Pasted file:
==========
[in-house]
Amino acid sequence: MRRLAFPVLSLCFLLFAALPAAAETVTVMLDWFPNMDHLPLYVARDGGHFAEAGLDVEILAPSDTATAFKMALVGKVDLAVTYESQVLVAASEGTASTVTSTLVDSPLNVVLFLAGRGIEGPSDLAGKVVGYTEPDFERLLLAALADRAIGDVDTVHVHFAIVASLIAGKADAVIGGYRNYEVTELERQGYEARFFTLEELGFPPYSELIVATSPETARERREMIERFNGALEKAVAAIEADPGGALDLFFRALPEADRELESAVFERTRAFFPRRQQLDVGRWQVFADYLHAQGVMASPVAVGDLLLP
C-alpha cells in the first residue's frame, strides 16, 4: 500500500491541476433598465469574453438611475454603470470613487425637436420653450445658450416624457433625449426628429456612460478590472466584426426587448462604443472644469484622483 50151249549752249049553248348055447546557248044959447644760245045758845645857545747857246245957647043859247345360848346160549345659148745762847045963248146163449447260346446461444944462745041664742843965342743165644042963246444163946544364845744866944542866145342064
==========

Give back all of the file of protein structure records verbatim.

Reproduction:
[in-house]
Amino acid sequence: MRRLAFPVLSLCFLLFAALPAAAETVTVMLDWFPNMDHLPLYVARDGGHFAEAGLDVEILAPSDTATAFKMALVGKVDLAVTYESQVLVAASEGTASTVTSTLVDSPLNVVLFLAGRGIEGPSDLAGKVVGYTEPDFERLLLAALADRAIGDVDTVHVHFAIVASLIAGKADAVIGGYRNYEVTELERQGYEARFFTLEELGFPPYSELIVATSPETARERREMIERFNGALEKAVAAIEADPGGALDLFFRALPEADRELESAVFERTRAFFPRRQQLDVGRWQVFADYLHAQGVMASPVAVGDLLLP
C-alpha cells in the first residue's frame, strides 16, 4: 500500500491541476433598465469574453438611475454603470470613487425637436420653450445658450416624457433625449426628429456612460478590472466584426426587448462604443472644469484622483 50151249549752249049553248348055447546557248044959447644760245045758845645857545747857246245957647043859247345360848346160549345659148745762847045963248146163449447260346446461444944462745041664742843965342743165644042963246444163946544364845744866944542866145342064